Landscape of change awaits new Labour leader
The opposition UK Labour Party will announce its new leader on Saturday after a contest that has lasted since January. While the party may subsequently gain a polling boost, the new leader faces a key, unanticipated challenge, in that he or she enters into a political landscape transformed by the last few weeks of coronavirus crisis.
Since the onset of the virus outbreak, Prime Minister Boris Johnson’s poll numbers have tracked significantly upwards, like that of many other world leaders, including US President Donald Trump. Last week, Ipsos MORI showed satisfaction with Johnson’s performance was at 52 percent, up a significant 16 percentage points since before the general election in early December, when his approval rating was only 36 percent.
This appears to have stemmed from what US political scientists call the “rally round the flag” effect, rather than having to do with Johnson’s actual performance in handling the crisis. Indeed, the prime minister has received some significant criticism for his actions, including his failure to introduce much wider testing, especially for front-line health workers.
Yet, for now at least, he dominates the political landscape, despite currently being waylaid with coronavirus himself, which adds to the significant challenges facing the new Labour leader. Johnson’s current popularity, ephemeral as it may turn out to be, is only one of the obstacles facing the next opposition leader, which is widely anticipated to be Keir Starmer. The 57-year-old has served in the shadow cabinet for much of the time since he entered Parliament in 2015, before which he served as Director of Public Prosecutions.
While Starmer is the favorite, he is by no means certain of victory. From the Jeremy Corbyn-supporting left of the party, the favored daughter is shadow business minister Rebecca Long- Bailey, while Wigan MP Lisa Nandy has emerged as a thoughtful third candidate in the pack. All three could well hold senior positions in the next shadow cabinet regardless of who wins.
In addition to Johnson’s current popularity, the new leader will also inherit a party still recovering from the scale of December’s election defeat — its worst since the 1930s in terms of seats won. Uppermost here for many Labour supporters is the fact that, aside from Tony Blair’s victories in 1997, 2001 and 2005, the party has not won an election for almost half a century; since Harold Wilson’s last triumph in October 1974.
The scale of the 2019 Tory triumph was underlined by the fact that the party became the first to win an increased number of seats in a fourth straight term of office since the 19th century. This was a personal triumph for Johnson, who reshaped, at least temporarily, the UK electoral map by winning a number of previously longstanding Labour strongholds in the Midlands and North of England.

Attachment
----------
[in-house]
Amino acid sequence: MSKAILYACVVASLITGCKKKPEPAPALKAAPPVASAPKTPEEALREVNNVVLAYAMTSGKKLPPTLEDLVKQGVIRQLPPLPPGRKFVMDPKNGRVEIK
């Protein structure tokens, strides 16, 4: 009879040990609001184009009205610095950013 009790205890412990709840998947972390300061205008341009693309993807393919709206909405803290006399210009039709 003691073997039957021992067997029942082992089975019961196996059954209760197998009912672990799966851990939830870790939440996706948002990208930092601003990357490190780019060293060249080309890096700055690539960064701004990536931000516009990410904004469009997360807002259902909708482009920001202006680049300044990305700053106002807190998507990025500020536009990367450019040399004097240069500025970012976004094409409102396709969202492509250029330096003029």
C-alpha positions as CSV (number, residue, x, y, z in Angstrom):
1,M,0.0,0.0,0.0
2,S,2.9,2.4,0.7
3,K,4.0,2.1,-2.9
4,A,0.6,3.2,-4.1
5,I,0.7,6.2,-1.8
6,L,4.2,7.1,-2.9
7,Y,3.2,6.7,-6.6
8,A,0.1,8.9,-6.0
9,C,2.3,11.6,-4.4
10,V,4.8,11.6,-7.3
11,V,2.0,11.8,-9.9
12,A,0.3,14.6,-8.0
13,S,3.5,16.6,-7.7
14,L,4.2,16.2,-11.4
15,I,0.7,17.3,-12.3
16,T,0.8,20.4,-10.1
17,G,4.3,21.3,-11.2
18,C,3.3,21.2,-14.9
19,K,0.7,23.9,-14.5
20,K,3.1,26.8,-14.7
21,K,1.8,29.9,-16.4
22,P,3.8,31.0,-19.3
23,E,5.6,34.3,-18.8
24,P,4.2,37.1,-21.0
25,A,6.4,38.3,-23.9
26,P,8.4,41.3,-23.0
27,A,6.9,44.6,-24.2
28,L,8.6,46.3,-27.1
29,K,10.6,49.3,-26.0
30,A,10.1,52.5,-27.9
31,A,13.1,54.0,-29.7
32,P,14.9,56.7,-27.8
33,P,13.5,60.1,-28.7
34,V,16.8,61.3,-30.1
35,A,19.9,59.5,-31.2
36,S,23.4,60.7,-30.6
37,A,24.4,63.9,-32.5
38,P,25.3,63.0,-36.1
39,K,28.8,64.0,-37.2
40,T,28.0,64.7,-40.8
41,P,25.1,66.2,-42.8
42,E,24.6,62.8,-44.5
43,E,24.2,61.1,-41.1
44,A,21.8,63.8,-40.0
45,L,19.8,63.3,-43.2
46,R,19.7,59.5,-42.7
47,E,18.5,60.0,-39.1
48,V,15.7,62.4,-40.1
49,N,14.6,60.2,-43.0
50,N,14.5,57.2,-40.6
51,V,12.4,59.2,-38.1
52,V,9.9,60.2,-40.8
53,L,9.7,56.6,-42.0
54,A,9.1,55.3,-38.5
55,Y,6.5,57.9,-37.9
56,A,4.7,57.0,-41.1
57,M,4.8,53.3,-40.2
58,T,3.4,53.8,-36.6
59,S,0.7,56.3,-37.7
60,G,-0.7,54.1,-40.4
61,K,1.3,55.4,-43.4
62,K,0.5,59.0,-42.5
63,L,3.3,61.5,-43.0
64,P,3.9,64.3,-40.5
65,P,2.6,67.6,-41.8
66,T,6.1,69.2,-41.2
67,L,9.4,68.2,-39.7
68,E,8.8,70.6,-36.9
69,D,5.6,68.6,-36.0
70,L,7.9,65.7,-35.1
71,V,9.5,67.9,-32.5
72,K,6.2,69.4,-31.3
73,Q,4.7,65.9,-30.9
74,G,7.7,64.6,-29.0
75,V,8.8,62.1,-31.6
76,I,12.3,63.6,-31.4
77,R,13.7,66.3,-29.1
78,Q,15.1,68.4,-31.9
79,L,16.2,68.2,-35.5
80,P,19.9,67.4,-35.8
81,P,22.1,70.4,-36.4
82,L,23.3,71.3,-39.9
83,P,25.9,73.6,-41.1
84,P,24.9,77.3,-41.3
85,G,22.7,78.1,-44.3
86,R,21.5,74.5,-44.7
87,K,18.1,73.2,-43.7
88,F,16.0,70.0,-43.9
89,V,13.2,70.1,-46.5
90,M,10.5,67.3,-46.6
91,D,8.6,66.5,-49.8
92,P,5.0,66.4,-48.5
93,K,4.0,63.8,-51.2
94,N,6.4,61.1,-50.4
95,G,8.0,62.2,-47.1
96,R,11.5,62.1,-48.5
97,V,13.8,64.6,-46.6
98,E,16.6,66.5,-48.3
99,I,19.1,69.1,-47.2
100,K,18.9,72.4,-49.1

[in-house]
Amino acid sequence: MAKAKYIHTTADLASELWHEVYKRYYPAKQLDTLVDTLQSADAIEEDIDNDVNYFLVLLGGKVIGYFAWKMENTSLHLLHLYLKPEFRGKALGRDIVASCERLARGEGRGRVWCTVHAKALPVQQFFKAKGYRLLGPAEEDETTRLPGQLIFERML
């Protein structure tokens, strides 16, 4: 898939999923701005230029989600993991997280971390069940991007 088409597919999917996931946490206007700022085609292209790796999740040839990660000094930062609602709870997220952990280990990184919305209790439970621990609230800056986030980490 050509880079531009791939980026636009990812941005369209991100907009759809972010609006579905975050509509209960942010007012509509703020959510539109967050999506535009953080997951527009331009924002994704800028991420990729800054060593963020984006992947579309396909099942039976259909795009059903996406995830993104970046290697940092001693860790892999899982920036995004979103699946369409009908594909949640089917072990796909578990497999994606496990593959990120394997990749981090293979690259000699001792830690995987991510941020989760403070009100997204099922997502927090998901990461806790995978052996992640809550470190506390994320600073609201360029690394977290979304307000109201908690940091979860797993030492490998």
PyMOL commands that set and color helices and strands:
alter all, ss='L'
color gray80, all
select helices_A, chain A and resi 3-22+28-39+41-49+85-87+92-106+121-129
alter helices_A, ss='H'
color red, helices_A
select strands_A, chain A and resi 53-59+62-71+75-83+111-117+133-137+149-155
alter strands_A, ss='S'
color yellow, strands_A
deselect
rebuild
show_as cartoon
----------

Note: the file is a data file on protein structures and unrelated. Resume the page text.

So the new Labour chief has a political inheritance as daunting as that facing any opposition leader since at least 1997, when the Conservatives were on the receiving end of the first Blair landslide. Troubling as this may at first appear, time is potentially on his or her side, as the next general election is unlikely to be until at least 2023, possibly 2024.
This is especially important given the more than a decade of unprecedented levels of voter volatility, which has produced a series of electoral “shocks,” from the 2016 Brexit referendum to the aftermath of the 2008-09 international financial crisis and subsequent austerity. As the British Election Survey (BES) — one of the most authoritative surveys of UK voting behavior — has highlighted, traditional partisan voting patterns are quickly eroding, with the UK’s 2015 and 2017 general elections seeing more people change their voting intentions than at any other time in the post-war era.
The new Labour chief has a political inheritance as daunting as that facing any opposition leader since at least 1997.
With UK politics remaining in flux, it is quite possible that the coronavirus crisis could provide another shock to the electoral landscape that might offer a significant opportunity for Labour. For, while Johnson and his government are riding high in the polls for now, there are difficult times ahead, including a looming recession. Some forecasters indicated this week that UK economic output could plunge by as much as 15 percent in the second quarter and unemployment more than double. Nomura, for instance, predicts an unemployment rate of 8 percent in the April-June quarter and a rise to 8.5 percent for the quarter after.
If this happens, and the recession is protracted, the political fortunes of the government are likely to deteriorate at some stage. This will be especially so if its Brexit agenda does not prove as successful as was promised during the election campaign.
Such a change in political fortunes for Johnson would be especially likely if the new Labour leader can seize the agenda in the same way that the party’s other successful opposition chiefs have in the post-war period. Clement Attlee in the 1940s, Wilson in the 1960s and 1970s and Blair in the 1990s all showed that it is possible to storm to power after lengthy periods of Conservative and/or coalition rule with dynamic leadership that reflects the mood of the times.
- Andrew Hammond is an Associate at LSE IDEAS at the London School of Economics